|meadow fescue (Festuca pratensis)|
Festuca (fescue) is a genus of flowering plants belonging to the grass family, Poaceae (subfamily Pooideae). They are evergreen or herbaceous perennial tufted grasses with a height range of 10–200 cm (4–79 in) and a cosmopolitan distribution, occurring on every continent except Antarctica. The genus is closely related to ryegrass (Lolium), and recent evidence from phylogenetic studies using DNA sequencing of plant mitochondrial DNA shows that the genus lacks monophyly. As a result, plant taxonomists have moved several species, including the forage grasses tall fescue and meadow fescue, from the genus Festuca into the genus Lolium.
Some fescues are used as ornamental and turf grasses and as pasture and hay for livestock, being a highly nutritious stock feed. Fescues are common on golf courses in the US and UK, usually beyond the second cut in the rough. Fescue is easily established on bare ground, outcompeting other plants and persisting over several years, and so is often used in soil erosion control programs. Tall fescue (F. arundinacea) is good for this purpose, and one cultivar, 'Kentucky 31', was used in land reclamation during the Dust Bowl of the 1930s in the US.
Fescue is sometimes used as feed for horses. However, fescue poisoning, caused by ergot alkaloids produced by the endophytic fungus Epichloë coenophiala, is a risk for pregnant mares. During the last three months of pregnancy fescue poisoning increases the risk of spontaneous abortion, stillbirths, retained placenta, absent milk production, and prolonged pregnancy. Incorporating legumes into the fescue can be a way to increase livestock gains and conception rates, even if the fescue is infected.
- Proposed for inclusion in genus Lolium
- Festuca arundinacea (syn. Festuca elatior, Lolium arundinaceum) – tall fescue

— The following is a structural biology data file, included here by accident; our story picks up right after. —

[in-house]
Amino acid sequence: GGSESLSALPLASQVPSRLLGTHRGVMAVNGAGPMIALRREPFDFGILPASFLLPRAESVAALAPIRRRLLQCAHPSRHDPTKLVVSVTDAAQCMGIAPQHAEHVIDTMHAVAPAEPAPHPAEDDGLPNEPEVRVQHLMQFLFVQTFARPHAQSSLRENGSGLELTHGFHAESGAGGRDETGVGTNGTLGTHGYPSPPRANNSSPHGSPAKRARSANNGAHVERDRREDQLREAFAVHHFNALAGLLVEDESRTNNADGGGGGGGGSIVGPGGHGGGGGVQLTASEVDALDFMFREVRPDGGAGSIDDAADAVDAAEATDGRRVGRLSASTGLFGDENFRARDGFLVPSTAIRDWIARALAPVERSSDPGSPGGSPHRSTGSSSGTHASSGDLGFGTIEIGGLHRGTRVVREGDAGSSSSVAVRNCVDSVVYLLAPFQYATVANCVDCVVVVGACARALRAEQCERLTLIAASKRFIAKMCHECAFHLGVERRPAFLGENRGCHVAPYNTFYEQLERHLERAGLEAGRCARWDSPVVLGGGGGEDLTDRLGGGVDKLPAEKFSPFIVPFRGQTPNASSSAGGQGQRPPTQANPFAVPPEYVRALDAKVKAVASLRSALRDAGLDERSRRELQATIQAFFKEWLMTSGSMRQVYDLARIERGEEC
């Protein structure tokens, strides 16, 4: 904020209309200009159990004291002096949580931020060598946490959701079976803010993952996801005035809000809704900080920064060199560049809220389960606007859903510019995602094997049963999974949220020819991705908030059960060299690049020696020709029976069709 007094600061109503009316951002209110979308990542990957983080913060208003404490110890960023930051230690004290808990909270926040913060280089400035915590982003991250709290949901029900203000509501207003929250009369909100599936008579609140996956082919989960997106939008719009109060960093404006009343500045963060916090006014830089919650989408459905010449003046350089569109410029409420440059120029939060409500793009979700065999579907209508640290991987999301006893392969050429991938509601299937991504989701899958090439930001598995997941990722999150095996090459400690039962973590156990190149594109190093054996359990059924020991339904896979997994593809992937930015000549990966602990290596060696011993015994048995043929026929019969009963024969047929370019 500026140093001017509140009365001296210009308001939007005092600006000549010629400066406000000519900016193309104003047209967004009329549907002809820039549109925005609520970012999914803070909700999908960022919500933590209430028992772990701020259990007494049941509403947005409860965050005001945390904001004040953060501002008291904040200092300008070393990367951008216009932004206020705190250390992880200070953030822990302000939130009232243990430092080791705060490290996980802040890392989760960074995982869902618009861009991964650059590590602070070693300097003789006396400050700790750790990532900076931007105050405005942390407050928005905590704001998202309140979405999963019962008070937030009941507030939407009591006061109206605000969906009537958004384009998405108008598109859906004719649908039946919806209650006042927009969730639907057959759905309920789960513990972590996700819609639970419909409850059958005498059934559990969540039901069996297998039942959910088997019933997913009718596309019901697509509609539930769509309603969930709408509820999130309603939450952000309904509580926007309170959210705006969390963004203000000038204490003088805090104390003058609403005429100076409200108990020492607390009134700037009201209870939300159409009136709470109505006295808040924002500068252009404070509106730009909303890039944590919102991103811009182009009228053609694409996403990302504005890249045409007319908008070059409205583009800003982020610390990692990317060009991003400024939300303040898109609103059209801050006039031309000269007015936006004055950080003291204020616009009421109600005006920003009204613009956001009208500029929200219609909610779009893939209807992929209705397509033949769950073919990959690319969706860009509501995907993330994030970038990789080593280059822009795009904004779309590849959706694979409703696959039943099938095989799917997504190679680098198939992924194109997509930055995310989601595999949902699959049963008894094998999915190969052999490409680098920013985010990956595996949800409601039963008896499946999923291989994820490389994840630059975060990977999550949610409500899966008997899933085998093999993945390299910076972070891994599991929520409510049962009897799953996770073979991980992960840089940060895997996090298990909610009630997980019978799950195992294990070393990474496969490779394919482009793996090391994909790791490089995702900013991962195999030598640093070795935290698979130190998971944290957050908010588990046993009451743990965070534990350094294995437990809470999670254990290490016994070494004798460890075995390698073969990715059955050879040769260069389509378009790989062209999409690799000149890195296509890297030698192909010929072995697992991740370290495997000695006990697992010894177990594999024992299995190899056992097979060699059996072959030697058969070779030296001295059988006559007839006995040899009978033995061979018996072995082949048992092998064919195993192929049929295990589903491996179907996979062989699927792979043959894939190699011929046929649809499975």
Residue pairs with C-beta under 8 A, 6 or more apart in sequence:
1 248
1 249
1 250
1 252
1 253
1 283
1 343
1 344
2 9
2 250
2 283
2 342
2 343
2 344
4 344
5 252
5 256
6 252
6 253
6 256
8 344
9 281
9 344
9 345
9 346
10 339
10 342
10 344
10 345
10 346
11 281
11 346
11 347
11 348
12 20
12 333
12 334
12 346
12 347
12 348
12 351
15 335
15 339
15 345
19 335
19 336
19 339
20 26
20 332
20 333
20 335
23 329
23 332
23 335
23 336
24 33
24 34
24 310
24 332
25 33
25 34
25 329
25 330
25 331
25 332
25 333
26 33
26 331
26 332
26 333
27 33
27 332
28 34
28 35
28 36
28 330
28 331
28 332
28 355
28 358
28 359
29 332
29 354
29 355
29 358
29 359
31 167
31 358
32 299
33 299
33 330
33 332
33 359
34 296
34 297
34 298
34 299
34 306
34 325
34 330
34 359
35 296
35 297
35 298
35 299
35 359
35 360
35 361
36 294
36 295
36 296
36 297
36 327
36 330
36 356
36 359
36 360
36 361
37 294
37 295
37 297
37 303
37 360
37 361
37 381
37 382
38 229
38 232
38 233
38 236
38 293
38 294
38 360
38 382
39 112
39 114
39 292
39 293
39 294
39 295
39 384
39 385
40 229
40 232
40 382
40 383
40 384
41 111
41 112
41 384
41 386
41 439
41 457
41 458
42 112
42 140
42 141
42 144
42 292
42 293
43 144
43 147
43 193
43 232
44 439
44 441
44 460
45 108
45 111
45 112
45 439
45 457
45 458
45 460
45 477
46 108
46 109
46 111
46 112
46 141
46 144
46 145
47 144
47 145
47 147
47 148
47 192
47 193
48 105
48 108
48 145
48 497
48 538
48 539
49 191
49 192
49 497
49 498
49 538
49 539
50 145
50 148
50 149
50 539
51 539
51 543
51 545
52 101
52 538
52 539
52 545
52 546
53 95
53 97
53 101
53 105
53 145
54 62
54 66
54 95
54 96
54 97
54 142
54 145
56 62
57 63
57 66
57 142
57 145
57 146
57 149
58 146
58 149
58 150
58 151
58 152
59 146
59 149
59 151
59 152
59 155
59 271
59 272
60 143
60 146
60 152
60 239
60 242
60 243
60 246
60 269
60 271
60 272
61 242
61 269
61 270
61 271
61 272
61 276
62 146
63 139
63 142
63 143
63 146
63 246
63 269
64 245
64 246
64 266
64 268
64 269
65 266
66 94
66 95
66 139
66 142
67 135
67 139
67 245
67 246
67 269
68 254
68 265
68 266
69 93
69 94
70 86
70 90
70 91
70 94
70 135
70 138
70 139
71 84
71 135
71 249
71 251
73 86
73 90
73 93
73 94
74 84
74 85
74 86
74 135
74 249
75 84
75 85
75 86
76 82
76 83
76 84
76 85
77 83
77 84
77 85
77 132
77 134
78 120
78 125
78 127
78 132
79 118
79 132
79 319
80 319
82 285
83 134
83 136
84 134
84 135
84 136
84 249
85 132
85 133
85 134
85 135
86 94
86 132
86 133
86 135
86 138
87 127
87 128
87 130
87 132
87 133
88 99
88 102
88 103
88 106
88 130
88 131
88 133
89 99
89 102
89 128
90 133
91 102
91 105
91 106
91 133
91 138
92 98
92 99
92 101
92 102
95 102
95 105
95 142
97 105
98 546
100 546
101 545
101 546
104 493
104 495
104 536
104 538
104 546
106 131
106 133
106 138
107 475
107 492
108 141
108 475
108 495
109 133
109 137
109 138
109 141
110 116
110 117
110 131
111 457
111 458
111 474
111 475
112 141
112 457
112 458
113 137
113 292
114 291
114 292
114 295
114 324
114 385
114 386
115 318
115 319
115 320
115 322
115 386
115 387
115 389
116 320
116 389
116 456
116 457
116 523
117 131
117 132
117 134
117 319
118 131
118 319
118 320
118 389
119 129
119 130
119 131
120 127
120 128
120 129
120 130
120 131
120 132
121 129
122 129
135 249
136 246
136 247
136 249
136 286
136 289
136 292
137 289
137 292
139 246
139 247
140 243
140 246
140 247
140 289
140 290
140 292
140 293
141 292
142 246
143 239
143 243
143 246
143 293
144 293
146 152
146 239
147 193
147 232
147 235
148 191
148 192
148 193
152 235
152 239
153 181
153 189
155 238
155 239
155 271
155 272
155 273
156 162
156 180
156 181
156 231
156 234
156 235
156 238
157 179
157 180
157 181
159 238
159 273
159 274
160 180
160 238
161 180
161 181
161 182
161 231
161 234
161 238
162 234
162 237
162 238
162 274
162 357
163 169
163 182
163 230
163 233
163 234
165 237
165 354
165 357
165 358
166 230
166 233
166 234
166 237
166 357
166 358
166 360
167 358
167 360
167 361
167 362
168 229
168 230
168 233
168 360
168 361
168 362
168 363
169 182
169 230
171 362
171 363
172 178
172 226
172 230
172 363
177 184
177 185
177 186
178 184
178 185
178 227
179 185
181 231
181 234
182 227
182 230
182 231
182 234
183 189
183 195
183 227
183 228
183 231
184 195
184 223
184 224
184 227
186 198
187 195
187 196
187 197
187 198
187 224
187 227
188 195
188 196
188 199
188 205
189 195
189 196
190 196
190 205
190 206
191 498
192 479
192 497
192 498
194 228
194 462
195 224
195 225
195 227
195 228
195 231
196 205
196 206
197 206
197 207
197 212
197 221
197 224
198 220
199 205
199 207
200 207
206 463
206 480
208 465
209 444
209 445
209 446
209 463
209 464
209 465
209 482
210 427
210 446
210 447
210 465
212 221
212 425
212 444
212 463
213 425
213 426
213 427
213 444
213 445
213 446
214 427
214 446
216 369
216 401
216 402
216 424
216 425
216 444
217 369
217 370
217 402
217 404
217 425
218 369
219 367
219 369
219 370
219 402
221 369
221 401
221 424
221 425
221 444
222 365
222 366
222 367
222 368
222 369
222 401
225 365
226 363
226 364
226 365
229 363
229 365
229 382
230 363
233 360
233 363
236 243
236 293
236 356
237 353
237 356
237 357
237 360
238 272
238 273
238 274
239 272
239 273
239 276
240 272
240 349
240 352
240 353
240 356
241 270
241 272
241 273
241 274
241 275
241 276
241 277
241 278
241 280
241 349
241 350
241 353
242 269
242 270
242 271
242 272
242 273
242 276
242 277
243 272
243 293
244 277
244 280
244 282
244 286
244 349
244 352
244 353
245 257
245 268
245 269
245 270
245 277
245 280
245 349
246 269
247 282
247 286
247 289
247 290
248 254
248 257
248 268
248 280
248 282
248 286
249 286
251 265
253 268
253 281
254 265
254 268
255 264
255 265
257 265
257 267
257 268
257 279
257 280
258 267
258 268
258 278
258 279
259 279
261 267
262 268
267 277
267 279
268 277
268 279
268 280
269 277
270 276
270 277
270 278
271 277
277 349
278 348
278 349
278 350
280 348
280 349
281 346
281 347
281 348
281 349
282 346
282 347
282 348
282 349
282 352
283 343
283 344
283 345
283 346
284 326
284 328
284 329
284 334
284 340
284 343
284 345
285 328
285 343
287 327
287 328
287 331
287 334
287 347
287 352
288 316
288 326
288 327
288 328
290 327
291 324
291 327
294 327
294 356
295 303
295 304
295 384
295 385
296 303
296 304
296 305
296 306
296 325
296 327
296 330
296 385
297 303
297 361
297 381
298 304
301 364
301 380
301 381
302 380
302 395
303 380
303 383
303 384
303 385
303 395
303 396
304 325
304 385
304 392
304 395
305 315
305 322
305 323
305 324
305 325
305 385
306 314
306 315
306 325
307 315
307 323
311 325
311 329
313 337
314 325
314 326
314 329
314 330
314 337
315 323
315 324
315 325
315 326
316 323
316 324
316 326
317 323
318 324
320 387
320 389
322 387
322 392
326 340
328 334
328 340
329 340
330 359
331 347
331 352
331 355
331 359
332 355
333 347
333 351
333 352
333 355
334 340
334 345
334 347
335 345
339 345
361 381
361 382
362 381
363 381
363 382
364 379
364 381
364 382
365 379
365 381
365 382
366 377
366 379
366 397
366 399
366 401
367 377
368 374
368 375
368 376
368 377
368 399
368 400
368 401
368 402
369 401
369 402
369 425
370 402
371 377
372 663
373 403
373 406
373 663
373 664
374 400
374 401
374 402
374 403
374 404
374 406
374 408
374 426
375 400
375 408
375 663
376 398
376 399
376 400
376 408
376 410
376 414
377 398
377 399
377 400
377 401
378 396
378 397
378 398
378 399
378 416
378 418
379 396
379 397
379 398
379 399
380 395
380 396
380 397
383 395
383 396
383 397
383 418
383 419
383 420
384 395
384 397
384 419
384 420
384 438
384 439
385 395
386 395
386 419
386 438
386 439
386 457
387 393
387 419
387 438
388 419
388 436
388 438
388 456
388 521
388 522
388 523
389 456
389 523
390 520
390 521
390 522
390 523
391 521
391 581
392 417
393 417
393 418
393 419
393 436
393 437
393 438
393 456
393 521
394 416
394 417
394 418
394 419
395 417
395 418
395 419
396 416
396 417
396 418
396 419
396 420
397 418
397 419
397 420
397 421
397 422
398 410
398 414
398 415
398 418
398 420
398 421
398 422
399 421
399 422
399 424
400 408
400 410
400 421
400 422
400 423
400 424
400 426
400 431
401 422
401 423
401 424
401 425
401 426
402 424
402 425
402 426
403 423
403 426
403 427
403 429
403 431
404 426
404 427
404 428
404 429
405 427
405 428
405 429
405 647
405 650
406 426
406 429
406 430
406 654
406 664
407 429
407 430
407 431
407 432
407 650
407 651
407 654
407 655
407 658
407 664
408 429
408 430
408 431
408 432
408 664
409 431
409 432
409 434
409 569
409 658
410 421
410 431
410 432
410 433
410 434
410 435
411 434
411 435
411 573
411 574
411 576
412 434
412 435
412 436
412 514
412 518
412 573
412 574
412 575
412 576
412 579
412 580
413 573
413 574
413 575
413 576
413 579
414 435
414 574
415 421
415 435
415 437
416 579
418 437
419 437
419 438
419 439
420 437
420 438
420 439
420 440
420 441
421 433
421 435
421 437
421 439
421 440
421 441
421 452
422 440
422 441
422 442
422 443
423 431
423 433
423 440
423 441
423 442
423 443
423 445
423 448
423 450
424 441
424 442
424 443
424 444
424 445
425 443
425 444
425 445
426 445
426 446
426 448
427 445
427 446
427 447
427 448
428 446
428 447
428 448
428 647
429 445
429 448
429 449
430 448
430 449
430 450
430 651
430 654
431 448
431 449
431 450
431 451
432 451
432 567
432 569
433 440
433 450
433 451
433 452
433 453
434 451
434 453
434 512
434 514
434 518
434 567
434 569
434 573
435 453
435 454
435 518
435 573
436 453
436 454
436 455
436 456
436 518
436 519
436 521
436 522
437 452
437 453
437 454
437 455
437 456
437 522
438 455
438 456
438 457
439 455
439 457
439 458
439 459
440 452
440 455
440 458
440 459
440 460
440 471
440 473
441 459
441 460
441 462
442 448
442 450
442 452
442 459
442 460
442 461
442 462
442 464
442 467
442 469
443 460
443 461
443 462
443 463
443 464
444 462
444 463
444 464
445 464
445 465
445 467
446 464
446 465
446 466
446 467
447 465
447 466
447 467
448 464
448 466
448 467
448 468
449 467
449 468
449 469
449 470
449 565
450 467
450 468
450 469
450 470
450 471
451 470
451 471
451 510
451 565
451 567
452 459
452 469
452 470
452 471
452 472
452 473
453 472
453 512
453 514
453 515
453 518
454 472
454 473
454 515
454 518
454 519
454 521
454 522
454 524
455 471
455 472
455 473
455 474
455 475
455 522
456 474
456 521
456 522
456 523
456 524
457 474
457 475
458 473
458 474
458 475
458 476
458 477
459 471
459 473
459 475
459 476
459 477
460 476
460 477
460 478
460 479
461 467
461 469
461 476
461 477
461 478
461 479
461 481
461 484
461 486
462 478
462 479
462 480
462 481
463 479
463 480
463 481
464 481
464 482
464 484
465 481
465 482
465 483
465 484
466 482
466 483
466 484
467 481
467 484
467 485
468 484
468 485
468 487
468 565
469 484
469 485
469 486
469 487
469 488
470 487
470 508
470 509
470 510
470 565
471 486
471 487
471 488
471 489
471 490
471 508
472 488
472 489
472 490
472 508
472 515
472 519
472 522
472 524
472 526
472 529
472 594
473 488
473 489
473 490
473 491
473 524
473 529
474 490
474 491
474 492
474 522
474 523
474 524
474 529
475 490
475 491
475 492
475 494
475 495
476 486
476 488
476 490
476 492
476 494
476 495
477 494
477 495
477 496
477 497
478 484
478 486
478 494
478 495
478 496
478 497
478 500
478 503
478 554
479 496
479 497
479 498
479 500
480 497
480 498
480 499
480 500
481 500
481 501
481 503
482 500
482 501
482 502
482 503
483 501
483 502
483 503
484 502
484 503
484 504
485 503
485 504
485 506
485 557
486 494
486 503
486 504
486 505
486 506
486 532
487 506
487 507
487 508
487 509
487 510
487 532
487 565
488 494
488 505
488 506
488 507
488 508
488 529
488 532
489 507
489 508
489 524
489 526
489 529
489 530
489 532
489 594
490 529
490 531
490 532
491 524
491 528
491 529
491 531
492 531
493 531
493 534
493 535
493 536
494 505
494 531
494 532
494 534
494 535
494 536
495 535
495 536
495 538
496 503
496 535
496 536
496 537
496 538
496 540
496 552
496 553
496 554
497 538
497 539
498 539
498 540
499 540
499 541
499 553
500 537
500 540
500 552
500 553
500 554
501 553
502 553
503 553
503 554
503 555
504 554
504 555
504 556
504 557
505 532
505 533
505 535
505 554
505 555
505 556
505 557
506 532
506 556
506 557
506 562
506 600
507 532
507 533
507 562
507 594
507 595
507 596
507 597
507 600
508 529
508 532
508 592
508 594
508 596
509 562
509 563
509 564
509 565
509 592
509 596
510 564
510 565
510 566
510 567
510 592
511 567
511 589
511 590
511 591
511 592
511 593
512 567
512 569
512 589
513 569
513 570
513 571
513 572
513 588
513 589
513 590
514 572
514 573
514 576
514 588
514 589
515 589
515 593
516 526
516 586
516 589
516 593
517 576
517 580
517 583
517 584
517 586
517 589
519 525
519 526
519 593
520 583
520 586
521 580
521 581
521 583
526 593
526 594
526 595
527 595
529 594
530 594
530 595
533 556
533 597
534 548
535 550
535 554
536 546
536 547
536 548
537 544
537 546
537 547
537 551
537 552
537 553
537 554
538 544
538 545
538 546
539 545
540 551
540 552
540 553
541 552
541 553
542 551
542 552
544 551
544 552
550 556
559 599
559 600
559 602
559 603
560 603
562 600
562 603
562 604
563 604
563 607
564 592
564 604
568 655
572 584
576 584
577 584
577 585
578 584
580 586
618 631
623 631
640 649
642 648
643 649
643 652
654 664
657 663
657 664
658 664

- Festuca gigantea (Lolium giganteum) – giant fescue
- Festuca mazzettiana (Lolium mazzettianum)
- Festuca pratensis (Lolium pratensis) – meadow fescue
|Wikimedia Commons has media related to Festuca.|
|Wikisource has the text of the 1920 Encyclopedia Americana article Fescue.|
|Wikispecies has information related to: Festuca|
- Kew World Checklist of Selected plant Families
- Darbyshire, S. J. and L. E. Pavlick. Festuca. Grass Manual. Flora of North America.
- Darbyshire, S J (1993). "Realignment of Festuca subgenus Schedonorus with the genus Lolium (Poaceae)". Novon. 3: 239–243. doi:10.2307/3391460.
- Stančík, D. and P. M. Peterson. (2007). A revision of Festuca (Poaceae: Loliinae) in South American páramos. Contributions from the United States National Herbarium 56 1-184.
- Inda, L. A., et al. (2008). Dated historical biogeography of the temperate Loliinae (Poaceae, Pooideae) grasses in the northern and southern hemispheres. Molecular Phylogenetics and Evolution 46(3) 932-57.
- Esch, R. E., et al. (2001). Common allergenic pollens, fungi, animals, and arthropods. Clinical Reviews in Allergy and Immunology 21(2) 261-92.
- Schardl CL, Leuchtmann L (2005). J Dighton, J F White Jr., P Oudemans, eds. The Epichloë Endophytes of Grasses and the Symbiotic Continuum. The Fungal Community: Its Organization and Role in the Ecosystem (Third ed.). CRC Press. pp. 475–503. ISBN 0-8247-2355-4.
- "Tall Fescue". Purdue University School of Veterinary Medicine. April 13, 2008 (archived). Archived from the original on 2008-04-13. Check date values in:
- "Fescue Toxicosis in Horses". Department of Animal Science. Cornell University.
- Fescue Toxicosis. Ohio State University Extension.
- GRIN Species Records of Festuca. Germplasm Resources Information Network (GRIN).
- Catalán, P., et al. (2009). Festuca aloha and F. molokaiensis (Poaceae): Loliinae), two new species from Hawai'i. J Bot Res Inst Texas 3(1) 51-58.
- "Festuca edlundiae S. Aiken, Consaul and Lefkovitch". Flora of the Canadian Arctic Archipelago. Canadian Museum of Nature.
- "Festuca riccerii". Galleria della Flora italiana (in Italian). ActaPlantarum. Retrieved 30 April 2013.
- Müller, J. and P. Catalán. (2010). A new rhizomatous species of Festuca (Poaceae, Poeae) from northwestern Argentina. Darwiniana 48(1) 87-92.
- University of Arizona Extension Service, flora and fauna image gallery